Rubio: 'Significant Number of Americans' Don't Have 'Equality of Opportunity'

By Susan Jones | January 13, 2014 | 5:23am EST

Sen. Marco Rubio, R-Fla., a Cuban-American, speaks about the "American dream" on the 50th anniversary of President Lyndon Johnson’s first State of the Union address in 1964, where LBJ committed the government to a war on poverty, on Wednesday, Jan. 8, 2014, on Capitol Hill. (AP Photo)

( - "Why was it good politics to go to the Lyndon Johnson room in the U.S. Capitol and say that Lyndon Johnson's (anti-poverty) programs had been a failure?" Bob Schieffer, host of CBS's "Face the Nation," asked Sen. Marco Rubio on Sunday.

The Florida Republican, who outlined his plan for fighting poverty in a speech last week, said this is an issue he's been talking about for most of the past decade.

"And the reason is, I myself am but a generation removed from poverty and despair," Rubio said. "And the reason why I live a better life is because my parents had the opportunity to come to a place where people like them had the opportunity to improve their lives.

"I think that is still true for the majority of Americans, but I think it would be wrong not to recognize that there is a significant number of Americans that do not have equality of opportunity.

"That is not a political issue. That is something that threatens what makes us exceptional and different from the rest of the world. We need to address that. We need to address the fact that we have 40-some-odd-million people who feel trapped in poverty and do not feel like they have an equal opportunity to get ahead. And I don't view that as a partisan issue or an electoral one. I think it goes to the heart of what it means to be (American)."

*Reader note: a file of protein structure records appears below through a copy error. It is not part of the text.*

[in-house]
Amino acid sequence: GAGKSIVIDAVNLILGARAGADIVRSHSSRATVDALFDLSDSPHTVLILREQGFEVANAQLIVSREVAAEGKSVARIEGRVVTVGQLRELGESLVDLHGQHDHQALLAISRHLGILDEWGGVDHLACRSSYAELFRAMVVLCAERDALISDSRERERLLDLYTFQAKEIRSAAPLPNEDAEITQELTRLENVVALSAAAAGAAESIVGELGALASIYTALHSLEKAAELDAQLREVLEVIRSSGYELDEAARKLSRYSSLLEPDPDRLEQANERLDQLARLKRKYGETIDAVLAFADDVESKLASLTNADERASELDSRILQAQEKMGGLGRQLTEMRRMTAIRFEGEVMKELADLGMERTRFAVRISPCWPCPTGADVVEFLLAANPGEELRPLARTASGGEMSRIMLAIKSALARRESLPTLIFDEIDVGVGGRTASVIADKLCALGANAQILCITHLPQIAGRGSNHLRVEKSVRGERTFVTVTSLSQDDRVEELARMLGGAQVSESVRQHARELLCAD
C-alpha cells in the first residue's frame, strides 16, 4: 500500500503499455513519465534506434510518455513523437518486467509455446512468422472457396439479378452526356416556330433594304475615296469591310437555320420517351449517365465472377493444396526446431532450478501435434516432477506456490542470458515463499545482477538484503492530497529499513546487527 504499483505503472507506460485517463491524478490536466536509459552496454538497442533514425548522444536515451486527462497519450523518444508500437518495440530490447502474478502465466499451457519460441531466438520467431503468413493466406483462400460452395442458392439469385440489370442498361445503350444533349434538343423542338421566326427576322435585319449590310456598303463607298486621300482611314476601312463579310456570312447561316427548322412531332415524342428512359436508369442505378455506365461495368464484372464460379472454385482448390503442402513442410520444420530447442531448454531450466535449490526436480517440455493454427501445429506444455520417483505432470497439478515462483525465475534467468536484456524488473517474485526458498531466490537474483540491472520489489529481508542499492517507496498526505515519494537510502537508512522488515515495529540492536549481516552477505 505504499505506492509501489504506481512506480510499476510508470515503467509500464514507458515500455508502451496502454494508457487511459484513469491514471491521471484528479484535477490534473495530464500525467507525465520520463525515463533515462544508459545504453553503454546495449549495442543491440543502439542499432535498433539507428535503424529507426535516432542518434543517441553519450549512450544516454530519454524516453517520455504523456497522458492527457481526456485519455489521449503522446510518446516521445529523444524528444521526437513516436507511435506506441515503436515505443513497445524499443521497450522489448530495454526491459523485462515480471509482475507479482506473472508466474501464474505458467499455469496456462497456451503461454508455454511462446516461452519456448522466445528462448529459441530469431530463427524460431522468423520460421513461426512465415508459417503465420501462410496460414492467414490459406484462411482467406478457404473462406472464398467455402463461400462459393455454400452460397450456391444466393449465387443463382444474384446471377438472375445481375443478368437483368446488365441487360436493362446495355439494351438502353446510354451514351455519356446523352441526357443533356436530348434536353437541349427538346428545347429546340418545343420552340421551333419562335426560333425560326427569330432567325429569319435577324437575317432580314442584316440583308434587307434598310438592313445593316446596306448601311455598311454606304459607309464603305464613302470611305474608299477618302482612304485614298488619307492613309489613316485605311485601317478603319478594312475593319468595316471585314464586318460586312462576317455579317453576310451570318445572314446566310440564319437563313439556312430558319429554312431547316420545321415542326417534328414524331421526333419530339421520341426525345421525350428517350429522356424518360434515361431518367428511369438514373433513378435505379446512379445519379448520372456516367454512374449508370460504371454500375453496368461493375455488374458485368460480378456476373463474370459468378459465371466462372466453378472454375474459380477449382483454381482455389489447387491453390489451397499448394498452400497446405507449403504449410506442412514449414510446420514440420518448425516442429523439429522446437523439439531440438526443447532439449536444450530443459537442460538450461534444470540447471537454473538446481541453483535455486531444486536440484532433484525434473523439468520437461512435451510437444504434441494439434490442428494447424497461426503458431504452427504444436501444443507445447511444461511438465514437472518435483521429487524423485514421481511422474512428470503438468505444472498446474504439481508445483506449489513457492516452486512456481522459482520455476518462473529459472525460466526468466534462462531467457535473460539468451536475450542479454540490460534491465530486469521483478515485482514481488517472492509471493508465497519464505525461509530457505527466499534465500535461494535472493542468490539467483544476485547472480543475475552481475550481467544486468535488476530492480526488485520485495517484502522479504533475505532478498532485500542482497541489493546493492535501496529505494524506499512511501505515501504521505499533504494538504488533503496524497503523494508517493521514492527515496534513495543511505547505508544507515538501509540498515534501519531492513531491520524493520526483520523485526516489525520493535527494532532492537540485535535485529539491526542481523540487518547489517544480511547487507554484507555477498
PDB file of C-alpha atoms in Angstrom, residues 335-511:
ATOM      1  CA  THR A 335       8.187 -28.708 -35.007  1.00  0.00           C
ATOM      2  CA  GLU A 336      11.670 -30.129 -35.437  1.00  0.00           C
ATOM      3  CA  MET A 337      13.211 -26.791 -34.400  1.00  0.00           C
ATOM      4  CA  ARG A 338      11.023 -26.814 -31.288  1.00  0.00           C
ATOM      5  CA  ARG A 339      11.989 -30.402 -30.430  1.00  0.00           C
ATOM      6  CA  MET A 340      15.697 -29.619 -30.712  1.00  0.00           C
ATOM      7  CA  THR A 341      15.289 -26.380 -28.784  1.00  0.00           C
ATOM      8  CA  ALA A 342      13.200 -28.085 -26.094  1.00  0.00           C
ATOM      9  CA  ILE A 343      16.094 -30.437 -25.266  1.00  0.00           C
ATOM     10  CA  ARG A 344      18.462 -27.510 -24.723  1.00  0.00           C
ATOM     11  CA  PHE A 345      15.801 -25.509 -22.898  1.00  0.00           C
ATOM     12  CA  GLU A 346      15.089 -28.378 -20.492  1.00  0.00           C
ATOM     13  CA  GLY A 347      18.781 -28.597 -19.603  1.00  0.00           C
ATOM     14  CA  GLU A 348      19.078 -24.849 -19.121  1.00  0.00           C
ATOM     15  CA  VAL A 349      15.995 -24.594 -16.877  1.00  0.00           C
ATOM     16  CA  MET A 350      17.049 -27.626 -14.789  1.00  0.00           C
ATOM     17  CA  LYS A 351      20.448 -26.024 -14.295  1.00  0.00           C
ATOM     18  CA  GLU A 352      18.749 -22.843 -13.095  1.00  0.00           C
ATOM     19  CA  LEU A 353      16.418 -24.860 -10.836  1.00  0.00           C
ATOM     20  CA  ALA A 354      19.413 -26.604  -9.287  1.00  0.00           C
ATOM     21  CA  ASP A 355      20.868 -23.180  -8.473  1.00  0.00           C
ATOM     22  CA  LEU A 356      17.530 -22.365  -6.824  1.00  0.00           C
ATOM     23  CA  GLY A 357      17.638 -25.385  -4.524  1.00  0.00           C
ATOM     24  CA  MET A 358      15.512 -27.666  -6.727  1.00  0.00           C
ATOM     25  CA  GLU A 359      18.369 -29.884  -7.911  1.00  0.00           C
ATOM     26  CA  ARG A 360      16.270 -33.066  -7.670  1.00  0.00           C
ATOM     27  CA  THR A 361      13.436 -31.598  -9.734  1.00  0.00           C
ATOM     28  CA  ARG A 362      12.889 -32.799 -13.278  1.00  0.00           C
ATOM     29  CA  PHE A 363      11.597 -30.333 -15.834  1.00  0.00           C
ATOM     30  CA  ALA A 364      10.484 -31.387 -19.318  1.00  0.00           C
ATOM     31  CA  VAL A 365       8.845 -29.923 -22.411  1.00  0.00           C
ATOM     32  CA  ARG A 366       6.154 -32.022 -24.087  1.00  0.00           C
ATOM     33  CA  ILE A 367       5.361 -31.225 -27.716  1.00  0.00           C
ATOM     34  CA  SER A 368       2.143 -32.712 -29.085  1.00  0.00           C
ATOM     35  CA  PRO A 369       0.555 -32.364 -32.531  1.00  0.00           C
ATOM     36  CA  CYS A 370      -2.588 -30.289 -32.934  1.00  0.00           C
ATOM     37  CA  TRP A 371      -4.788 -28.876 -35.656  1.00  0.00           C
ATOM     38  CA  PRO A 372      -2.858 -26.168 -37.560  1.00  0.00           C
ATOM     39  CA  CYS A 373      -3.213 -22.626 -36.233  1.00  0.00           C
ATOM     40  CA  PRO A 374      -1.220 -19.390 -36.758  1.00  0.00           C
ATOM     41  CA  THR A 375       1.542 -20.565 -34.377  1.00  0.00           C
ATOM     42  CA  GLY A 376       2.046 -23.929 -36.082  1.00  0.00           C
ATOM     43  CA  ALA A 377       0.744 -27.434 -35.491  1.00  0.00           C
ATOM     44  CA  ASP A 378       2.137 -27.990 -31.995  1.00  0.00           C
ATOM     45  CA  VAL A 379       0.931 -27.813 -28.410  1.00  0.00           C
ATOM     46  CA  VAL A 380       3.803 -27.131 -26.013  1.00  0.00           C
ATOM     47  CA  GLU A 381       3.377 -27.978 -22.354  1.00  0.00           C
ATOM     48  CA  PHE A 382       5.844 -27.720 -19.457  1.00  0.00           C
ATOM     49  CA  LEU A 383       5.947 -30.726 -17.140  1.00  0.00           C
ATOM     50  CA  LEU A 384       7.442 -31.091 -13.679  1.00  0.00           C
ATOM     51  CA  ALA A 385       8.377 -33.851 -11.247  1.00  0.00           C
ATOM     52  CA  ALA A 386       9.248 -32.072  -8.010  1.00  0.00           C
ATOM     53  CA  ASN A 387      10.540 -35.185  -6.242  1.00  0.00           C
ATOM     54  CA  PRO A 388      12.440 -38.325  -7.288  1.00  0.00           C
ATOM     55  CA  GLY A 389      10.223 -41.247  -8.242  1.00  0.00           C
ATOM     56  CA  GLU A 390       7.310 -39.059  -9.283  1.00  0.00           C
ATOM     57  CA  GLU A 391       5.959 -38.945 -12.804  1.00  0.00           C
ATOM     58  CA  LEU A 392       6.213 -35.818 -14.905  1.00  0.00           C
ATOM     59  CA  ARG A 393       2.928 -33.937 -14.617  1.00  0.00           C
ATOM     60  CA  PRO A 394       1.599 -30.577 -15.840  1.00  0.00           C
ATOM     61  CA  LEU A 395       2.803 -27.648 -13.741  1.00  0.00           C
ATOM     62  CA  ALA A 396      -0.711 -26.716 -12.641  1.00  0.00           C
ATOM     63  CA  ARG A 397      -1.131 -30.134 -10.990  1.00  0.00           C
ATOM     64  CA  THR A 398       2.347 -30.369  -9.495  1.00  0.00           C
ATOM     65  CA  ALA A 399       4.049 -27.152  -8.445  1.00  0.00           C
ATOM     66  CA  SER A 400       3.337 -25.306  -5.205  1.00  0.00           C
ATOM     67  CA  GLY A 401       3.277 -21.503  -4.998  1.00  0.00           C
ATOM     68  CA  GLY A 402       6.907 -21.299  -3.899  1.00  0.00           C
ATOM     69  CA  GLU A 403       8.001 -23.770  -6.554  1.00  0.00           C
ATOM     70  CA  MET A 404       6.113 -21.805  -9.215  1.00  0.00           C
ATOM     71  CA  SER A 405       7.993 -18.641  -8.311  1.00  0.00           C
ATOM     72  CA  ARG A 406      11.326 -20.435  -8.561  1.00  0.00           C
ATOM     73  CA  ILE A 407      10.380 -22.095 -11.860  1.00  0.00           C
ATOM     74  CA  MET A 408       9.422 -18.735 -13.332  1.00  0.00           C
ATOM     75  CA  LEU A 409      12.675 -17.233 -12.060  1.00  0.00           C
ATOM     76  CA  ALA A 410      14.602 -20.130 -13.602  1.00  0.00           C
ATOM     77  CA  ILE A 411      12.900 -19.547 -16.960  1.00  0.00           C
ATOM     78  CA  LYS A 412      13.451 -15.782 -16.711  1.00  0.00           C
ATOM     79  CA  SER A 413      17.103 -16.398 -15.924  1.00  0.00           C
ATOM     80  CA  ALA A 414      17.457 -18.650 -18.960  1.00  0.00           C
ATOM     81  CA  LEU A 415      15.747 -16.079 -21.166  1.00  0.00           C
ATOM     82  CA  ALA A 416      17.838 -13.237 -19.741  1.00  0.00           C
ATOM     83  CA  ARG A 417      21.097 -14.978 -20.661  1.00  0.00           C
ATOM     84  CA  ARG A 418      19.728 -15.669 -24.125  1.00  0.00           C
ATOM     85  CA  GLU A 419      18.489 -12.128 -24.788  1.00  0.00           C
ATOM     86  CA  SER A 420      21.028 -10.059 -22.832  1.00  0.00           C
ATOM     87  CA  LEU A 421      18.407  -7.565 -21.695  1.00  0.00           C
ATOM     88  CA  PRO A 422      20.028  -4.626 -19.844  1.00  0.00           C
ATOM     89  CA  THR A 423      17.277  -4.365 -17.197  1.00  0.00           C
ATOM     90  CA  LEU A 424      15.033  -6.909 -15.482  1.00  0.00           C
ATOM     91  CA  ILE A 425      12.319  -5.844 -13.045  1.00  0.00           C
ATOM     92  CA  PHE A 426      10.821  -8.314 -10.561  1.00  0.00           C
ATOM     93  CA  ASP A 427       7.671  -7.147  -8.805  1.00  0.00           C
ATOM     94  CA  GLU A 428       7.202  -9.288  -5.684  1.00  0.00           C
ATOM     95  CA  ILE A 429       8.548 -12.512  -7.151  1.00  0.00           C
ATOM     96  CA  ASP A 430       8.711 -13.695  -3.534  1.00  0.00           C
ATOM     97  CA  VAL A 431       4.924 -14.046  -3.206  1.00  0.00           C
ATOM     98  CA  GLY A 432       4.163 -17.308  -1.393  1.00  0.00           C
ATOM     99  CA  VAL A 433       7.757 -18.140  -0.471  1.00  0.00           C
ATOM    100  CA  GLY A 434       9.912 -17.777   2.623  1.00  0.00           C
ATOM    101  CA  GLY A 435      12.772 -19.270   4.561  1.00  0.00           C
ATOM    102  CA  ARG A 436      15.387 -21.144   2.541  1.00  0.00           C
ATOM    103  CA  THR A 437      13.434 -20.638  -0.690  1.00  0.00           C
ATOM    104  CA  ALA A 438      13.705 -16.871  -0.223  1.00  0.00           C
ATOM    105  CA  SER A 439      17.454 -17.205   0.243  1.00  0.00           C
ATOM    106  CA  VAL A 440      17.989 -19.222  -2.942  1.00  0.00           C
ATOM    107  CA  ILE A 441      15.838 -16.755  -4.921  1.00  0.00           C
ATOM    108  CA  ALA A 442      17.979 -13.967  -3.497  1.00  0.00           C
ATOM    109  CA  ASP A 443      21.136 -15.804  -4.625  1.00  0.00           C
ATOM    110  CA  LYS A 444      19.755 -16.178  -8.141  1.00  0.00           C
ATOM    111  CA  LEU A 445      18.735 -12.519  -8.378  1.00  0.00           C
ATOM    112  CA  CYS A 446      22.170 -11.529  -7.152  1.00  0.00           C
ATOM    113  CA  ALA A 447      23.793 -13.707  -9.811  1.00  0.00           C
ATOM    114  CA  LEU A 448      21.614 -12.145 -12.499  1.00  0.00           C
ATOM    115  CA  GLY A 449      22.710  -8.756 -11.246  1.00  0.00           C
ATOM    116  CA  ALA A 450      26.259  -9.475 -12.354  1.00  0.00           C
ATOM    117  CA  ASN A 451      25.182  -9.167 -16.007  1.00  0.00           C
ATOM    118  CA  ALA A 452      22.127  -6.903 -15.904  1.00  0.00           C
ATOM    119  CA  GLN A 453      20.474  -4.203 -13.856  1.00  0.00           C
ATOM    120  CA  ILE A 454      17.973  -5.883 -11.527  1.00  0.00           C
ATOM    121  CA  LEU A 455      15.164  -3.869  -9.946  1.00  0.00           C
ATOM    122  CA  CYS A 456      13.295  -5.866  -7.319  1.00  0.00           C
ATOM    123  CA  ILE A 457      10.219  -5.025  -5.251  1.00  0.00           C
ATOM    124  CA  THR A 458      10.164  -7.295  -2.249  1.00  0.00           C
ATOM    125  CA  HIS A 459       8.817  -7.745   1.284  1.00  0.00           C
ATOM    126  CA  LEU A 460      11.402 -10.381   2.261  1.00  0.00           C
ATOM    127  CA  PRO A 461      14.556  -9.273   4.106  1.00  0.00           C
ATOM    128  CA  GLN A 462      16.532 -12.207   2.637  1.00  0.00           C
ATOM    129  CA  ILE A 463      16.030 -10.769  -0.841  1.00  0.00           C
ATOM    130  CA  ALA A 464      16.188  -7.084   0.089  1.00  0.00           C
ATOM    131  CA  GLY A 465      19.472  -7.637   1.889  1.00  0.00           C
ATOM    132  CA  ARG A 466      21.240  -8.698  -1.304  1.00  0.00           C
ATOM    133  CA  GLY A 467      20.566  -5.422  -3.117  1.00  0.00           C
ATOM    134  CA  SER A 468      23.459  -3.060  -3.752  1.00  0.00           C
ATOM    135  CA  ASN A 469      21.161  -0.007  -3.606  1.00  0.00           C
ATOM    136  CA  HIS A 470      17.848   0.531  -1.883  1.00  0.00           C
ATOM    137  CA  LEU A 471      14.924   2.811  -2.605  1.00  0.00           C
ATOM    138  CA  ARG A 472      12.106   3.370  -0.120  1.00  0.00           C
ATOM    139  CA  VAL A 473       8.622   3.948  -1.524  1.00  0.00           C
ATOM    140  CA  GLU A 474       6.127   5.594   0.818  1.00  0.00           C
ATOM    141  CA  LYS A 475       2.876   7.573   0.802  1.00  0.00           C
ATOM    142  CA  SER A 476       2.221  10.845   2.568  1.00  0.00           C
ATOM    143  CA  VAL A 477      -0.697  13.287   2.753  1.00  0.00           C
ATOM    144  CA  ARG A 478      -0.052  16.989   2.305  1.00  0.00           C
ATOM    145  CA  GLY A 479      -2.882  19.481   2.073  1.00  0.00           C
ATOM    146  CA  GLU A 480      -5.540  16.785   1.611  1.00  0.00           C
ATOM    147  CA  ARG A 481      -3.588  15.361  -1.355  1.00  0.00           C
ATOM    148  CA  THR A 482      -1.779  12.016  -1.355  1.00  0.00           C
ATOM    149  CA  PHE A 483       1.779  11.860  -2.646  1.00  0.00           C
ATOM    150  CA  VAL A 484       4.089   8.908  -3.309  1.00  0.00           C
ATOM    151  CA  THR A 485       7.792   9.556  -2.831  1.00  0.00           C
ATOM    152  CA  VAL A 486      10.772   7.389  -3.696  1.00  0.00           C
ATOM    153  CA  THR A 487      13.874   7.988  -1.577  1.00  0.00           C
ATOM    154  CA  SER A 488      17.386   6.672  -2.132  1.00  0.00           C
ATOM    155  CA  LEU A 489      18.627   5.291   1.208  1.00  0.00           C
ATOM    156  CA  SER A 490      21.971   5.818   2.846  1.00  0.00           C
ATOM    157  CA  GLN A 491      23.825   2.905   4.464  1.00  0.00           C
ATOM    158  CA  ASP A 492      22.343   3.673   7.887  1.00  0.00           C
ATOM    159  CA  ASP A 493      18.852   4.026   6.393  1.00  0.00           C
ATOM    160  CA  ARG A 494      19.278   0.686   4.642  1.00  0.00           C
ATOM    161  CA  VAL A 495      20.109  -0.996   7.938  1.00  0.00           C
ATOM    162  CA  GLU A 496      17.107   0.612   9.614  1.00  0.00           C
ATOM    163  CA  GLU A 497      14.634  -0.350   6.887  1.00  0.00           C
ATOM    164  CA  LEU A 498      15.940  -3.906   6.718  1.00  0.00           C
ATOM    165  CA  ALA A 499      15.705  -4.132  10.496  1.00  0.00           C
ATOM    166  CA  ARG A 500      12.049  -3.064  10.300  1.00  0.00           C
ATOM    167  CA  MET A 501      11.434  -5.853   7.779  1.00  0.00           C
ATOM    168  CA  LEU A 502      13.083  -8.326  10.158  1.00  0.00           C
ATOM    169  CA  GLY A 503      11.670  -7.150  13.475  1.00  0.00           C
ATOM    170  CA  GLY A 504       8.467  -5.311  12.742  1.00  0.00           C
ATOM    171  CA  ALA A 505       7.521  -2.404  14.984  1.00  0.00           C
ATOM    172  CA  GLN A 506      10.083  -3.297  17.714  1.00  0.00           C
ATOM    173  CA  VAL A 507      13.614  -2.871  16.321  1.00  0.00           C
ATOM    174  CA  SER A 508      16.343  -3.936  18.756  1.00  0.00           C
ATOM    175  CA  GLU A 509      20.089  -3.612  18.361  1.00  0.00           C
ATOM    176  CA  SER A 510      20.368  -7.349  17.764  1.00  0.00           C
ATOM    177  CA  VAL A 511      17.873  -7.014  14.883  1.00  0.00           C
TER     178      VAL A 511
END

Rubio said anti-poverty programs may alleviate the "consequences of poverty," but they don't lift people out of poverty, and he said that's why he believes the war on poverty has failed.

He said the nation has not taken the next step -- "which is to help people trapped with inequality of opportunity to have the opportunities to build for themselves a
better life."

Rubio advocates turning the money for federal anti-poverty programs over to the states, which could better spend it where it's most needed.

"I'm actually saying that what we should do is take the existing federal funding that we use for some of these programs -- and we're still working through which ones those should be -- collapse them into one central federal agency that would then transfer that money to fund innovative state programs that address the same issues. But (unlike the Medicaid expansion under Obamacare), it would be funded. It wouldn't be something where states are told, you get the money for a few years and then we'll back away. And it should be revenue neutral."

In his speech last Wednesday, Rubio noted that many of the low-skill jobs that once provided millions of Americans with a middle class lifestyle have been wiped out due to outsourcing, automation, or some other reason.

But he also noted that "social factors" play a major role: "The truth is, the greatest tool to lift children and families from poverty is one that decreases the probability of child poverty by 82%. But it isn’t a government spending program. It’s called marriage."

He also pointed to a lack of education as a contributing factor to income inequality.

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